Nobody wants to sit through a conference session with someone droning on about their accolades or reciting a list of talking points. You will have an interested audience before you. Don’t treat them as passive listeners; engage with them! Host a session that’s Q&A only; ask the room to contribute to a collaborative document to solve a problem; create a worksheet for people to complete in small groups. You’ll have some of the best and brightest in journalism right in front of you—pool that talent and get some creative ideas into the room!

8. You include peers from other organizations.

ONA is about community and collaboration. Submissions that have multiple speakers from the same organization are often perceived as sales pitches by both ONA and conference attendees, and are usually categorically denied. Submissions including presenters from multiple organizations have a significantly higher likelihood of being accepted. Solo speakers, of course, are exempt from this requirement. Note: If you have presenters from two organizations within the same parent company/collective, such as public media organizations or TEGNA stations, this is fine. Just remember, we do look for diversity in terms of region and medium that you work in.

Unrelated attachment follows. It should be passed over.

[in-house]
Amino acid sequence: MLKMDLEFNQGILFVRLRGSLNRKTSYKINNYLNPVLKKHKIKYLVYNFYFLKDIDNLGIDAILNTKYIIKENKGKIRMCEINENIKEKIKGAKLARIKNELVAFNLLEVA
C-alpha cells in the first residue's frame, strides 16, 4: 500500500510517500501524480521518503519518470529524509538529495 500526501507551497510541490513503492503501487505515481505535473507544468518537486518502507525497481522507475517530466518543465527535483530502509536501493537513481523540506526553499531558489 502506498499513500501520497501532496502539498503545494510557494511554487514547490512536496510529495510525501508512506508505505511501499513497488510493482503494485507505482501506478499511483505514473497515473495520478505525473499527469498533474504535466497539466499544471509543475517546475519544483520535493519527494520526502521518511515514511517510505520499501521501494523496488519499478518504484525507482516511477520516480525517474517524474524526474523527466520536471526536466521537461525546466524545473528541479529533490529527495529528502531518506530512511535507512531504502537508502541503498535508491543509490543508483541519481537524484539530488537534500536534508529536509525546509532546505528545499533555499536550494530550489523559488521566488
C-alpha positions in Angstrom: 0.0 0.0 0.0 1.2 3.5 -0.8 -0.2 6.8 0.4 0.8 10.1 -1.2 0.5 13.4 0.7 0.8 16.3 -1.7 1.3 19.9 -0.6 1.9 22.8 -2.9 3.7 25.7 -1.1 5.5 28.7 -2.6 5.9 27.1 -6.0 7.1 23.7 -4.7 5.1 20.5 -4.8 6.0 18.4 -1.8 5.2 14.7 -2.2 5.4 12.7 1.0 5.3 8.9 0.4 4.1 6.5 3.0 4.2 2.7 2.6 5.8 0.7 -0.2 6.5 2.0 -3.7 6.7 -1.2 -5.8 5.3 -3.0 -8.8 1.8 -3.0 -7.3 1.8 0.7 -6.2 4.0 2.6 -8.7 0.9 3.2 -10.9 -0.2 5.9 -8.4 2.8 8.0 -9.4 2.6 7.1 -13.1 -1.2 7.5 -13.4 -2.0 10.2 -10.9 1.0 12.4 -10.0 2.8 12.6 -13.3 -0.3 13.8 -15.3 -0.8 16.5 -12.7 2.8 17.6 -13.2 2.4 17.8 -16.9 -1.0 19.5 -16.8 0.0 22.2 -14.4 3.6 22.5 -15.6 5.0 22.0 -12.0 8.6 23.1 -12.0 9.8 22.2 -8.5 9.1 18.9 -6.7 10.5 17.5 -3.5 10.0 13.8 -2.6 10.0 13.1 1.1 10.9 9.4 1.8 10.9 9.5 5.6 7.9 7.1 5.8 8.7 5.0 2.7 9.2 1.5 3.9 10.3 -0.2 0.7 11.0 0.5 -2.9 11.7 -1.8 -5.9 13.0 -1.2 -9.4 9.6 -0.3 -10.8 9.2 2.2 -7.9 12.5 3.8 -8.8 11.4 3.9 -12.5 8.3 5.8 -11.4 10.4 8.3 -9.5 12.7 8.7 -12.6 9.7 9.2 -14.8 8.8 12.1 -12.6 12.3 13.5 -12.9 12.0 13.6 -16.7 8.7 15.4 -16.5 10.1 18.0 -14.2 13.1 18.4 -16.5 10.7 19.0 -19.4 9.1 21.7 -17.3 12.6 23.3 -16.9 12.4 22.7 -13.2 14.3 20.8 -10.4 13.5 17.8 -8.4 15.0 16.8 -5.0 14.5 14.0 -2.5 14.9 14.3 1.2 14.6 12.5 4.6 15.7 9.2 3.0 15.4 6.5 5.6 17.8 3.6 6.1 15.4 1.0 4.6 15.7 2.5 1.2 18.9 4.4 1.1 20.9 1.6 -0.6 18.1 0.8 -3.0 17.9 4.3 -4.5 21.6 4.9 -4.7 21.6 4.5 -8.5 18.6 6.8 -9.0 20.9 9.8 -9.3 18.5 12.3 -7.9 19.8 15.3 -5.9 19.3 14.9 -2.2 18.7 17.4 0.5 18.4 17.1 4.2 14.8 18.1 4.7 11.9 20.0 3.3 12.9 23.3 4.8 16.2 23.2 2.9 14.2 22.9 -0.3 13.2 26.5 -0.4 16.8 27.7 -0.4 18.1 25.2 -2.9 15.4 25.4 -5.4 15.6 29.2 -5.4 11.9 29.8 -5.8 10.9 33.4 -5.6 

9. Your session contributes something new.

We hear the same topics proposed year after year. It makes it difficult to distinguish between some submissions. There are certainly ongoing challenges in journalism, but what makes your idea a fresh approach? A new technical tool? New research? A potential new revenue stream? A different framework for thinking about an issue?

10. Your proposed presenters are experienced speakers or trainers.

We are continually revising our requirements for presenters to ensure session quality. If you have a great idea but are not a strong presenter or have limited training experience, consider inviting a colleague with this strength to join you (keeping the diversity requirements in mind, of course!).

Happy submitting! The deadline for Suggestion Box submissions is Friday, April 12, 2024.

Submit your idea